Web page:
MCEER/NCEER Bulletin Articles: Research
An Evaluation of Progressive Damage in Reinforced Concrete Circular Bridge Columns
by Sashi K. Kunnath and Ashraf El-Bahy
This article presents research resulting from NCEERs Highway Project, task 106-E-5.3. It summarizes research reported in an upcoming NCEER technical report entitled Cumulative Seismic Damage of Reinforced Concrete Bridge Piers, NCEER-97-0006 (see report review on page 17). The work was conducted by researchers at the University of Central Florida and the National Institute of Standards and Technology (NIST). Comments and questions should be directed to Sashi Kunnath, NIST, at (301) 975-6078; email: firstname.lastname@example.org.
A comprehensive experimental study was undertaken to investigate the mechanics of damage accumulation in reinforced concrete circular bridge piers subjected to a series of simulated earthquake excitations. Twelve identical quarter-scale bridge columns were designed and fabricated in accordance with current AASHTO specifications. A unique setup to expedite the testing process was designed and built in the structural test facility at the National Institute of Standards and Technology (NIST).
The testing was divided into two phases. Phase I testing consisted of benchmark tests to establish the monotonic force-deformation envelope, the energy capacity under standard cyclic loads, and constant amplitude tests to determine the low-cycle fatigue characteristics of the bridge column. Phase II testing was composed of a series of analytically predicted displacement amplitudes representing the bridge response to typical earthquakes. The results of Phase I testing provided information on the fatigue behavior of reinforced concrete and Phase II provided data on the effects of load path on cumulative damage.
A major departure from past practice of laboratory testing that was pursued in this investigation was development and use of random displacement histories rather than "standard" displacement cycles with increasing amplitudes. Given the complexity of the cumulative damage process and the innumerable parameters affecting the response, every effort was made to keep system variables to a minimum. Consequently, the imposed displacement history was the only variable introduced in the experimental testing.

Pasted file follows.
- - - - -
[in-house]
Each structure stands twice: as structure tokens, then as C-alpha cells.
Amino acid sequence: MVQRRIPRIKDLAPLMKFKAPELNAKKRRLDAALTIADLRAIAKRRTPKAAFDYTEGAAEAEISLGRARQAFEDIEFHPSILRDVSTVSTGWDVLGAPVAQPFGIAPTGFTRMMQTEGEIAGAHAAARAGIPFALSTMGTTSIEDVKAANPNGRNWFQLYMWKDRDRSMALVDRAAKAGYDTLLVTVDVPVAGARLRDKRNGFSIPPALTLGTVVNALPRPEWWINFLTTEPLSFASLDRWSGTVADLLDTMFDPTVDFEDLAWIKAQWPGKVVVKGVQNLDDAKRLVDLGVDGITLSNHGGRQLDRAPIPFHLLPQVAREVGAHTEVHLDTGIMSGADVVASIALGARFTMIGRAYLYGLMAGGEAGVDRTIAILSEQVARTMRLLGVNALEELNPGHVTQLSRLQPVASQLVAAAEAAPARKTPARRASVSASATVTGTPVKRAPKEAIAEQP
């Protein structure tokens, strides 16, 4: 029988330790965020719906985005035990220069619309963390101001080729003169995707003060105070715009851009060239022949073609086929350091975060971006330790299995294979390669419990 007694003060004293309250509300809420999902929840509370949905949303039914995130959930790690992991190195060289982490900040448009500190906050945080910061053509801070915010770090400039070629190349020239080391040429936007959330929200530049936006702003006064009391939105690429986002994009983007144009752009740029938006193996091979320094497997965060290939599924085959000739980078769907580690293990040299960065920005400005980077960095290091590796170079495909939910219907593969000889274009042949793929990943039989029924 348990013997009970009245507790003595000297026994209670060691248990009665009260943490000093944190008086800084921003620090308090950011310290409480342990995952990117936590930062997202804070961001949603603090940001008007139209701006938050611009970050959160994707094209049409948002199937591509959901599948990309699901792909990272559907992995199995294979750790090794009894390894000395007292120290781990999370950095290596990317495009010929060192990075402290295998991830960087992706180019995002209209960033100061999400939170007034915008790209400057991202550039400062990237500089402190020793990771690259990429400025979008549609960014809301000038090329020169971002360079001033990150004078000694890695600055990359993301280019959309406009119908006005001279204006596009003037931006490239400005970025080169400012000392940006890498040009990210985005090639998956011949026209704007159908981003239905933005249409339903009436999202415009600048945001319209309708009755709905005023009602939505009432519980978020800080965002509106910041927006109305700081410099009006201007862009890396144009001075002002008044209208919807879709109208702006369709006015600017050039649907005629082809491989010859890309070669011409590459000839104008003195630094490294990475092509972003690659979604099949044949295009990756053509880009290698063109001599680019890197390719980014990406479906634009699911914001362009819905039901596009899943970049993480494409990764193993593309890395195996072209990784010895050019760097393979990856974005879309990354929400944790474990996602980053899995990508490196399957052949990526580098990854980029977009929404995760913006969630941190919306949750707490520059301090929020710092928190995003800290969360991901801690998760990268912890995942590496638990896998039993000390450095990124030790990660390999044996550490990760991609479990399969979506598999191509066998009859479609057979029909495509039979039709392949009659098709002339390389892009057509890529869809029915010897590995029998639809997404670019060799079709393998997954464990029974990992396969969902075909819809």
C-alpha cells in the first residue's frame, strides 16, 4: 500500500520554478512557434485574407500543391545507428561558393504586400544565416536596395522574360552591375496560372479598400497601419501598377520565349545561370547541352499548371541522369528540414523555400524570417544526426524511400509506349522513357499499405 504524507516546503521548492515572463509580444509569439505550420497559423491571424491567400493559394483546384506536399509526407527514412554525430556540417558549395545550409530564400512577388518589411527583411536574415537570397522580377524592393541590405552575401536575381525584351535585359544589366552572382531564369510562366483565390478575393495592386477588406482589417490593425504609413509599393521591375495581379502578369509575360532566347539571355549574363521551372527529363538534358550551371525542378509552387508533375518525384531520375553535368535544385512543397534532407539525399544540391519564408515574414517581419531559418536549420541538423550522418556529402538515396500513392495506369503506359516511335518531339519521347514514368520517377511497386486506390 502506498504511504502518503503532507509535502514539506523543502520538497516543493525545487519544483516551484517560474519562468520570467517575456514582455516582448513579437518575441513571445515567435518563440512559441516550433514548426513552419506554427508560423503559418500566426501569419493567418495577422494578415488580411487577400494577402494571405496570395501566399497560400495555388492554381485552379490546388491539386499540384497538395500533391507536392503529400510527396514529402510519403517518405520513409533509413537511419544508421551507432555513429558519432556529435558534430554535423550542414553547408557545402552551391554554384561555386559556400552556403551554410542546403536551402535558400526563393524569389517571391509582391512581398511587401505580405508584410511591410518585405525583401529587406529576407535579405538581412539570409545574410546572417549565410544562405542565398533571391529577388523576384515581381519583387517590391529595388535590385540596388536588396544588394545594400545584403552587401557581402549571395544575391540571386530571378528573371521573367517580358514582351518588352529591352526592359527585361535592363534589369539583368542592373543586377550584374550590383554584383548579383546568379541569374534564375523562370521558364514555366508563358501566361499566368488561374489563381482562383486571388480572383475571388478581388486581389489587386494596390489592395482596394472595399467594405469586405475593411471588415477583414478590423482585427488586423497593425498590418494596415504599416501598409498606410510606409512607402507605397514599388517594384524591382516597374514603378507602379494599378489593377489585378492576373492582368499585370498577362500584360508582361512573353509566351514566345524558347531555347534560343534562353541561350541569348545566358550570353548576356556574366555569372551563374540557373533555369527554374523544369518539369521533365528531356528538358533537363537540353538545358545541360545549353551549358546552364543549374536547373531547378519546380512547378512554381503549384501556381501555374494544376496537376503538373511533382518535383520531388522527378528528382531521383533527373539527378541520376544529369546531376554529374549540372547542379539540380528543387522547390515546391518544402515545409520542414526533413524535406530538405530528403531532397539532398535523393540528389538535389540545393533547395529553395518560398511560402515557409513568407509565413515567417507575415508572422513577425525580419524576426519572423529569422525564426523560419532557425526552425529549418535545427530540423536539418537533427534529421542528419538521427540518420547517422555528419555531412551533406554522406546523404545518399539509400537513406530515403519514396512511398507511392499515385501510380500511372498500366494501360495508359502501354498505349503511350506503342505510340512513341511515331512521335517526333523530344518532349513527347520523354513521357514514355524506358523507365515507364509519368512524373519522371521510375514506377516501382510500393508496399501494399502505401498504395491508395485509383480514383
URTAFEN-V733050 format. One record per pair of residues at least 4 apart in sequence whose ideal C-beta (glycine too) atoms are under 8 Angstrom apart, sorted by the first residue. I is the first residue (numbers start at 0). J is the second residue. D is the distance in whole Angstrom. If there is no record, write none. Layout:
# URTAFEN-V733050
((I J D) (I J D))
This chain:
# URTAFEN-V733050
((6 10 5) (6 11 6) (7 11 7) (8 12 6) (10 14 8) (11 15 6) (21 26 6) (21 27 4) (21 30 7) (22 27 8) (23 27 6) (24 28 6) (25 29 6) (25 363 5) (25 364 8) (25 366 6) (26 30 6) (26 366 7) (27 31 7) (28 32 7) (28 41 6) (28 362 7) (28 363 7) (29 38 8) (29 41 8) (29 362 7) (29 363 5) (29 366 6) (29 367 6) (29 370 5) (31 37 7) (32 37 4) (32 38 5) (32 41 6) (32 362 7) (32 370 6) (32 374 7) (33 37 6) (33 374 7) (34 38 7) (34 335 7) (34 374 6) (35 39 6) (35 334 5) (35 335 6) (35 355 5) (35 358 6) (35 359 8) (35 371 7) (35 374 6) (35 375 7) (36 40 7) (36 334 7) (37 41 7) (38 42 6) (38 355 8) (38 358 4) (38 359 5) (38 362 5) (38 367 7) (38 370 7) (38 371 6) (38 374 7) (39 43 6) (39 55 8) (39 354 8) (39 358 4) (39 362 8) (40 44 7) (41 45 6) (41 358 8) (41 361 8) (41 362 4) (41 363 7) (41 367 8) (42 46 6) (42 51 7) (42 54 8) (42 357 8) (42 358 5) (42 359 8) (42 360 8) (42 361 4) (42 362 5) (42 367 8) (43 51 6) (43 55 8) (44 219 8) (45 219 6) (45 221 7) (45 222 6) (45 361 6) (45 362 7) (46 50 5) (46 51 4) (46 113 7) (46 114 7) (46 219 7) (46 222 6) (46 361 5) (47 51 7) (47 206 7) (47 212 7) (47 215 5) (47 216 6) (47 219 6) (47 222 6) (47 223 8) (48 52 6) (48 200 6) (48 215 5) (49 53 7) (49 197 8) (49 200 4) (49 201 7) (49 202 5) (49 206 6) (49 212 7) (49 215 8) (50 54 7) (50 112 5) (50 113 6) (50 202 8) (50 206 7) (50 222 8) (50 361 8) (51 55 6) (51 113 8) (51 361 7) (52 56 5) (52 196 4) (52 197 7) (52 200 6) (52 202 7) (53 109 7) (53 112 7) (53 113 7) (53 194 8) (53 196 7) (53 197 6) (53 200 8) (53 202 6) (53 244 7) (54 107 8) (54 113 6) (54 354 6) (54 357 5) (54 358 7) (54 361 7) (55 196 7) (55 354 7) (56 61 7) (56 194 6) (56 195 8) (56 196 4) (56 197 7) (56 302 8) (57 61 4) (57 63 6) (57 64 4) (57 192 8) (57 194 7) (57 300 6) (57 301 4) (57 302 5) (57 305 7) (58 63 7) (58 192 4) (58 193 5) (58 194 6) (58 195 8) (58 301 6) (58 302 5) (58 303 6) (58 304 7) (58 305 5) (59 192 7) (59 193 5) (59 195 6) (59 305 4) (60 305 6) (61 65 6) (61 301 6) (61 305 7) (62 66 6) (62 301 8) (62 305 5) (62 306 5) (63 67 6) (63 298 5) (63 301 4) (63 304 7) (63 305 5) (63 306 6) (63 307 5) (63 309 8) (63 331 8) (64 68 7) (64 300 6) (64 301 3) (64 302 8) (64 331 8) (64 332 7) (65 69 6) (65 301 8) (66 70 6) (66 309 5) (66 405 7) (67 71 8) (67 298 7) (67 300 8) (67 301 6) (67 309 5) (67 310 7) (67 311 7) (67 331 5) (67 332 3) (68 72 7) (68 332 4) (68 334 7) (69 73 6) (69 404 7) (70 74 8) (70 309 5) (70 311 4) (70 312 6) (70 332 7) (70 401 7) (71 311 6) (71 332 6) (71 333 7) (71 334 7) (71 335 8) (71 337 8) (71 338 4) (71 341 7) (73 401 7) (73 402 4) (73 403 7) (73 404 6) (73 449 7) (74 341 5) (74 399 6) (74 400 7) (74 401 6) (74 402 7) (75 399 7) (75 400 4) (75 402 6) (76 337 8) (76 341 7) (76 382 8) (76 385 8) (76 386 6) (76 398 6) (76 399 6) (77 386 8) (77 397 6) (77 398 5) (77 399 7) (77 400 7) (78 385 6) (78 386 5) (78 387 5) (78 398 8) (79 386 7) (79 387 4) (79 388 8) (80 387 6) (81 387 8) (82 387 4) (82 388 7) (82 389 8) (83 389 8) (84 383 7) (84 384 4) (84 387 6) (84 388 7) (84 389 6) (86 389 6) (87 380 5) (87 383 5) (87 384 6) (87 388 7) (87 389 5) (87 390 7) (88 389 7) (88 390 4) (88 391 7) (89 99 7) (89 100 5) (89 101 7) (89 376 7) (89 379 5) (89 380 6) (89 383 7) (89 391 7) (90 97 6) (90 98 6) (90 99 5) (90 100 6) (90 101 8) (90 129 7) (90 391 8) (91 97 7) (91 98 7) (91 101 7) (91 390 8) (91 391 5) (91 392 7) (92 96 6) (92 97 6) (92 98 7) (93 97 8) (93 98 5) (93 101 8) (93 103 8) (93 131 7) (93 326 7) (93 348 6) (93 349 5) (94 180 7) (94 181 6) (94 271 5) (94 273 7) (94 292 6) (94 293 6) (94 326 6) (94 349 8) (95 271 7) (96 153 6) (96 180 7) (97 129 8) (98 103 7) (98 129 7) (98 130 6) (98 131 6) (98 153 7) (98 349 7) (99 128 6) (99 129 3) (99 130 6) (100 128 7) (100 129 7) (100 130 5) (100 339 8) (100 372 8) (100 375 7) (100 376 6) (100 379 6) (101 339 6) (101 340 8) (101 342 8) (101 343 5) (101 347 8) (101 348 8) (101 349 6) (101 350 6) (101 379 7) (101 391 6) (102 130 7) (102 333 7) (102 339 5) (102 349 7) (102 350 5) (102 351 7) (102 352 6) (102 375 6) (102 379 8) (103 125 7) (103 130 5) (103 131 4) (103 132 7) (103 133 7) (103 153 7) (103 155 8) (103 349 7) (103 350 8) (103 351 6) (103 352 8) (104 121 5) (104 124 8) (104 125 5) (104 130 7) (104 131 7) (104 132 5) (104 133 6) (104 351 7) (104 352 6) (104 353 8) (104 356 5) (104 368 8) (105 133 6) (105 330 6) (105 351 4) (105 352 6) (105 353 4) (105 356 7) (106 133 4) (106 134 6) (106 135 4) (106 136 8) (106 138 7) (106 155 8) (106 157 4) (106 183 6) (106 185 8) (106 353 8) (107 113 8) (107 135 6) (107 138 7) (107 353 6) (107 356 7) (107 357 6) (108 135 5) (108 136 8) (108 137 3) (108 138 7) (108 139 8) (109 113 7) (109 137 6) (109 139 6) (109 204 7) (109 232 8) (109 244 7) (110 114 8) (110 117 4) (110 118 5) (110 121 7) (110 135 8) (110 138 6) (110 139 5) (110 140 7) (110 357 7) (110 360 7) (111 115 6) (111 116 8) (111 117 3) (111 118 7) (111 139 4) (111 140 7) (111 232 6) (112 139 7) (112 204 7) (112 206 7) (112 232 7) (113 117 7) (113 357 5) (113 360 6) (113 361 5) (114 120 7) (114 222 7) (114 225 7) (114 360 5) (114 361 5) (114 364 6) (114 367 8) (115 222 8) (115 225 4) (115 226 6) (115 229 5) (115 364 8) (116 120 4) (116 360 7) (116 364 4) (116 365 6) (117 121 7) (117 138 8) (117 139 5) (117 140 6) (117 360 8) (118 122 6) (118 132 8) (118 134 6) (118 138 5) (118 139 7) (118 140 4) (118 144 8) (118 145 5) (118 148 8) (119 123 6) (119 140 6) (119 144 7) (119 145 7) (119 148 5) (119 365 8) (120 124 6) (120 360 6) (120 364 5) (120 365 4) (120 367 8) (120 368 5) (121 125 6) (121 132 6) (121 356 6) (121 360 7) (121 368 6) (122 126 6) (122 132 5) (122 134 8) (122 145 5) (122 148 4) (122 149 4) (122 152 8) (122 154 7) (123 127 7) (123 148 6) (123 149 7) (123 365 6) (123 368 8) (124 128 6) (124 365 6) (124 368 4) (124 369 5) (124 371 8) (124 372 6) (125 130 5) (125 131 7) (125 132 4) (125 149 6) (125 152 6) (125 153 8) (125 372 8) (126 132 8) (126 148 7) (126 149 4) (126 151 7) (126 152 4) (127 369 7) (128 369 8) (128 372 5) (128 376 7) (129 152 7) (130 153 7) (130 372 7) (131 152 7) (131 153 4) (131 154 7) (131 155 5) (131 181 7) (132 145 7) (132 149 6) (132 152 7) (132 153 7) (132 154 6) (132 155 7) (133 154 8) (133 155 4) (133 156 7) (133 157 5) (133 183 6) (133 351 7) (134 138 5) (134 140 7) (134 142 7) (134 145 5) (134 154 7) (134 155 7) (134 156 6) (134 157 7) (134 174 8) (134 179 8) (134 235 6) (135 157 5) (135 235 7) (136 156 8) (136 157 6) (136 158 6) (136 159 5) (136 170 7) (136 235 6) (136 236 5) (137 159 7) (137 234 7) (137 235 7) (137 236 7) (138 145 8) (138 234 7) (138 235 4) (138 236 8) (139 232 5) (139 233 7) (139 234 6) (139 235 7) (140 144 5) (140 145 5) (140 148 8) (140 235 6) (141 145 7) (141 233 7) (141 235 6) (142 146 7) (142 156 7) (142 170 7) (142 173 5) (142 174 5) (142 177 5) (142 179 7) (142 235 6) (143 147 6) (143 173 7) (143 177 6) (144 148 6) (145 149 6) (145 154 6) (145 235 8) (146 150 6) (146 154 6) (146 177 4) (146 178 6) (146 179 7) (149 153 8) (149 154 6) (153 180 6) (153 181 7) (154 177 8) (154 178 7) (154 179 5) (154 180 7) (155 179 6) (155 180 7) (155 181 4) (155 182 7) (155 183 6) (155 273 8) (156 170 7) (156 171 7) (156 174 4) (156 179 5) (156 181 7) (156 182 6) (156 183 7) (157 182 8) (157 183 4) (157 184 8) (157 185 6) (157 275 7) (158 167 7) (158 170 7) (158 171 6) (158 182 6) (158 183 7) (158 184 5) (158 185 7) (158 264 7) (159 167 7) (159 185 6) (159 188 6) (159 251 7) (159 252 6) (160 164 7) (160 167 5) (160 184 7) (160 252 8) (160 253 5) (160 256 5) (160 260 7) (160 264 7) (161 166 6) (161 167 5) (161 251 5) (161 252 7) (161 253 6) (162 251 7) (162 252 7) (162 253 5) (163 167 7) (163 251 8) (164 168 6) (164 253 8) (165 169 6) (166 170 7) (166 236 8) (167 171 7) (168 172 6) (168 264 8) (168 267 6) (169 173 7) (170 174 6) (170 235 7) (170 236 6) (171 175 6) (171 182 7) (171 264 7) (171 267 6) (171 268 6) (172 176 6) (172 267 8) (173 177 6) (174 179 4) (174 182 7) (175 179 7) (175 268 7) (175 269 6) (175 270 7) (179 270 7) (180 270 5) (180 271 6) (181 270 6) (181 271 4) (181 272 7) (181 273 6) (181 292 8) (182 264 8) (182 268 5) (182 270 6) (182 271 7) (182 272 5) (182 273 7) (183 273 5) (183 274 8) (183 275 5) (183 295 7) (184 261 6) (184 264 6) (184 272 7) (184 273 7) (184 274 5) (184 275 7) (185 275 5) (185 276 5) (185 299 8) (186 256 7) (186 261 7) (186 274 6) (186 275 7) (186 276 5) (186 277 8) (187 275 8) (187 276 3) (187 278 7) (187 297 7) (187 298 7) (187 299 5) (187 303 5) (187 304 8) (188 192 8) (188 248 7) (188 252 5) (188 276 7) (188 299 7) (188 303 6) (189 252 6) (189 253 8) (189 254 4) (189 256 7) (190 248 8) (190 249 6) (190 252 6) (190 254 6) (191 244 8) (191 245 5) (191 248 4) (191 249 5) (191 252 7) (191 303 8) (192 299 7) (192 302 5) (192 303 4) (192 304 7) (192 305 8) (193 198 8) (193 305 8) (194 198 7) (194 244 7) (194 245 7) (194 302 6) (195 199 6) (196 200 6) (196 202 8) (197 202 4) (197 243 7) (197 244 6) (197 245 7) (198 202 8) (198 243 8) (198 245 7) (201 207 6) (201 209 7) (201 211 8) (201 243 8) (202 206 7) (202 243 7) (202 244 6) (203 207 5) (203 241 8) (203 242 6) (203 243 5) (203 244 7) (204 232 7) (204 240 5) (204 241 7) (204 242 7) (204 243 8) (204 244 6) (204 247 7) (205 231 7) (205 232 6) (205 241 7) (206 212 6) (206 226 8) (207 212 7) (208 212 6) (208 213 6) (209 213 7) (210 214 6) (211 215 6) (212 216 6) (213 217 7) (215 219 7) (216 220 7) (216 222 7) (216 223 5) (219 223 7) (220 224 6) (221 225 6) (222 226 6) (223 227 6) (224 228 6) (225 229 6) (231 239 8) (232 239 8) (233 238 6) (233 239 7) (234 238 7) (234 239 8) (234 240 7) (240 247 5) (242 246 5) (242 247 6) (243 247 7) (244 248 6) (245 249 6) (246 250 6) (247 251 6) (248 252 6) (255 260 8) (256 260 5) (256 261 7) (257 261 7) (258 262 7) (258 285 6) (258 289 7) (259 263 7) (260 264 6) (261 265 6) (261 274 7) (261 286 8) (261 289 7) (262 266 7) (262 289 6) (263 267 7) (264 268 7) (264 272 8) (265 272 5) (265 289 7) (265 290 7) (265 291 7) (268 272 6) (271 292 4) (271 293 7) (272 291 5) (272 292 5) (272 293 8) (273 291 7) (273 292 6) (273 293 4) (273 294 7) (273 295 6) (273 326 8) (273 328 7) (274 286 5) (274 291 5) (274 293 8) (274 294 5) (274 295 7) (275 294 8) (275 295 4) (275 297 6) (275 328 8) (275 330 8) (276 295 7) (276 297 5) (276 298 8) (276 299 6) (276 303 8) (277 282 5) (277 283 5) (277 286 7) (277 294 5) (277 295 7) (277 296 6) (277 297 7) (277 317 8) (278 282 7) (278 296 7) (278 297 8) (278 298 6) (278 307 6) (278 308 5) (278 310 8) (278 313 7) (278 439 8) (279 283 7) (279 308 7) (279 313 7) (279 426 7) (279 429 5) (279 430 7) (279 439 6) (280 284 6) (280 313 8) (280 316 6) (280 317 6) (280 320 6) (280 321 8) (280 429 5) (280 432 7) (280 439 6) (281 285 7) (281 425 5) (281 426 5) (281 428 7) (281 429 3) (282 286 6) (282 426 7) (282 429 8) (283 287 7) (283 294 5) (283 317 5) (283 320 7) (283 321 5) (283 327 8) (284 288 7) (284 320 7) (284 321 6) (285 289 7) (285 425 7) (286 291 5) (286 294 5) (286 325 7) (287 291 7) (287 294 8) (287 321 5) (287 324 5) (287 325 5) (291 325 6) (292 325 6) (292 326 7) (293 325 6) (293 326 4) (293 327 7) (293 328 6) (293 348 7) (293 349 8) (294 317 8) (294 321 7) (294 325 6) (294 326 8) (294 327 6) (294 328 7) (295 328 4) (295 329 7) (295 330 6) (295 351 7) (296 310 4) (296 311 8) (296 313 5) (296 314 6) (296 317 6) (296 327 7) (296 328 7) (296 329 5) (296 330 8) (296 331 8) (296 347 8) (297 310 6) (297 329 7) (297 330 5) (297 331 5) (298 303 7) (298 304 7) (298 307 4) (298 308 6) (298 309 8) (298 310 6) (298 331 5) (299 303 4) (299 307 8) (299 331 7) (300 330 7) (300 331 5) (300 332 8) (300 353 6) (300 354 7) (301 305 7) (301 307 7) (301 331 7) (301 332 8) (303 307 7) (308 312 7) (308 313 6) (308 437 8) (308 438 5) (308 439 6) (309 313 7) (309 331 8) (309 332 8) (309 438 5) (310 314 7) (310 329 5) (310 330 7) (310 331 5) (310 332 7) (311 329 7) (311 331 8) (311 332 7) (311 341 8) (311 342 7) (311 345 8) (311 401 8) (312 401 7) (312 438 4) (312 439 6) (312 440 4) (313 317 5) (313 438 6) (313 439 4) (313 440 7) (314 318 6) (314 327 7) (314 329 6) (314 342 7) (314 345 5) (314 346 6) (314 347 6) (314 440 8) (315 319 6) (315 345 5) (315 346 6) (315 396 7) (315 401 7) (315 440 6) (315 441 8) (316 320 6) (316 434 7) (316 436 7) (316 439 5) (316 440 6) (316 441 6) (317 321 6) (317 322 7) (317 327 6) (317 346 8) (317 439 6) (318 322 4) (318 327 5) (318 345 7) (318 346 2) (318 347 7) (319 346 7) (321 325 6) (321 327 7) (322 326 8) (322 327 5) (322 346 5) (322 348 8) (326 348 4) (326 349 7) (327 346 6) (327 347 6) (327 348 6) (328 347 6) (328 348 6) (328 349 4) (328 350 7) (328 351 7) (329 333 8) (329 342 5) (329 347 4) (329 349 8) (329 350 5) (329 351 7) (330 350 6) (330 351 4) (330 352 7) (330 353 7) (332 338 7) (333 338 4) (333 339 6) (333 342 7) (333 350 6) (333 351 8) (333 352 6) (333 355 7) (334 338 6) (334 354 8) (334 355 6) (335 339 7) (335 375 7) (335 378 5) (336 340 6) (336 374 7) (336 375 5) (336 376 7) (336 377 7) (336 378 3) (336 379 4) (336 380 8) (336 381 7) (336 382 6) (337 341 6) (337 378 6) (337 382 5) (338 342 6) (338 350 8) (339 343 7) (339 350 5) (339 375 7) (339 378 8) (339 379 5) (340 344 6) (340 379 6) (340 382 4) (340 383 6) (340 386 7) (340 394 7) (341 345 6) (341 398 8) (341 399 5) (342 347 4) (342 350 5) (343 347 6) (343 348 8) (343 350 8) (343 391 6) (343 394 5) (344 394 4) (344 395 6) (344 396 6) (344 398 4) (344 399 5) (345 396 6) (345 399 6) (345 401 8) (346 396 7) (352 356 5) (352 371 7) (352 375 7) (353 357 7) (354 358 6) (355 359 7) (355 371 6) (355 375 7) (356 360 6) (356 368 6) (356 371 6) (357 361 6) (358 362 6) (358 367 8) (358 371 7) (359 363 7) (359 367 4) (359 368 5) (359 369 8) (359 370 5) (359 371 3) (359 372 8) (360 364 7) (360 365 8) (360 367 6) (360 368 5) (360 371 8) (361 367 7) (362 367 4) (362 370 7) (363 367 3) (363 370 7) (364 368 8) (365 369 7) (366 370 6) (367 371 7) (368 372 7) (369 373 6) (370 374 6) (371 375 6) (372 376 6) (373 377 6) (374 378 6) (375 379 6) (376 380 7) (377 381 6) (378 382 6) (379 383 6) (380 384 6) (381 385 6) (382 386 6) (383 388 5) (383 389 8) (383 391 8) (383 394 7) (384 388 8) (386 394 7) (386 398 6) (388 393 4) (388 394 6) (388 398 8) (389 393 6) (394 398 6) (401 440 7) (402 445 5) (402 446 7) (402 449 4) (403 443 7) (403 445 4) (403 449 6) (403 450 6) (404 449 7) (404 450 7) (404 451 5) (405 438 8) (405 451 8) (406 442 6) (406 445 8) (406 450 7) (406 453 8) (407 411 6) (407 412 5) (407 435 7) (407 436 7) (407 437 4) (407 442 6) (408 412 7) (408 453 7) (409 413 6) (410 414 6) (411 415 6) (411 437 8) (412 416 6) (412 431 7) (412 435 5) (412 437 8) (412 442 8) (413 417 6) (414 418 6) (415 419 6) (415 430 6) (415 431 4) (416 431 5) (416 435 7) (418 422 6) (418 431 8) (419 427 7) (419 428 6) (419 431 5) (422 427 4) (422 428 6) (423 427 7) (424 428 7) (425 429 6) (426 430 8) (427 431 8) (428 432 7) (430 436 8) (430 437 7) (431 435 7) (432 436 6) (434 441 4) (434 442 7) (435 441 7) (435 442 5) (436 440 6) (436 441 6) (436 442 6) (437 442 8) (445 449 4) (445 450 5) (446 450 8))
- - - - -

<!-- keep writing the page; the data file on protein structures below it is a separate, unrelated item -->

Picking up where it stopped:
Test observations indicate two potential failure modes: low cycle fatigue of the longitudinal reinforcing bars; and confinement failure due to rupture of the confining spirals. The former failure mode is associated with relatively large displacement amplitudes in excess of 4% lateral drift while the latter is associated with a larger number of smaller amplitude cycles. Analytical studies indicate that most earthquakes induce few large amplitude cycles pointing to the need for proper confinement to prevent catastrophic failure.
Figure 1 shows a typical displacement history and the resulting shear force versus drift response of the bridge column.
The results of the testing were also used in an analytical study of cumulative damage. A simple fatigue-based model, derived from existing theories in the literature, was used to predict cumulative damage in flexural bridge piers. Critical damage measures, such as stiffness degradation, dissipated hysteretic energy, ductility, and fatigue were evaluated against observed behavior. It was found that none of these damage measures consistently predict observed damage limit states though fatigue-based models demonstrated better reliability.
Fatigue-life expressions, using a Coffin-Manson rule in combination with Miners hypothesis, account only for low-cycle fatigue damage of steel. It appears that a model which combines low-cycle fatigue failure in combination with confinement deterioration will yield excellent results. A simple fatigue life relationship was proposed, derived from the original work of Mander and Cheng (1995), based on the experimental data generated from constant-amplitude testing of specimens in Phase I, and was shown to produce improved damage prediction characteristics. The following expression was obtained to define the number of half-cycles to failure:
and the resulting damage, expressed in terms of a damage index D.I., is computed from the following expression:
where ndi is the number of half cycles at a particular drift "di" obtained from the analysis indicated in step (a), and Nfi is the number of half cycles to failure at the same drift "di" obtained from Equation (1). Figure 2 shows the predicted damage to all columns tested in Phase II using a damage index based on the above formulation.
It was further observed that the energy-dissipation capacity of members is path-dependent, hence, models of seismic damage that rely only on measures of energy dissipation cannot predict failure if it is not related to ductility. Findings from this study will provide additional input into the development of performance-based design specifications wherein design is linked to damage limit states.
NCEER Bulletin, October 1997, Vol. 11, No. 4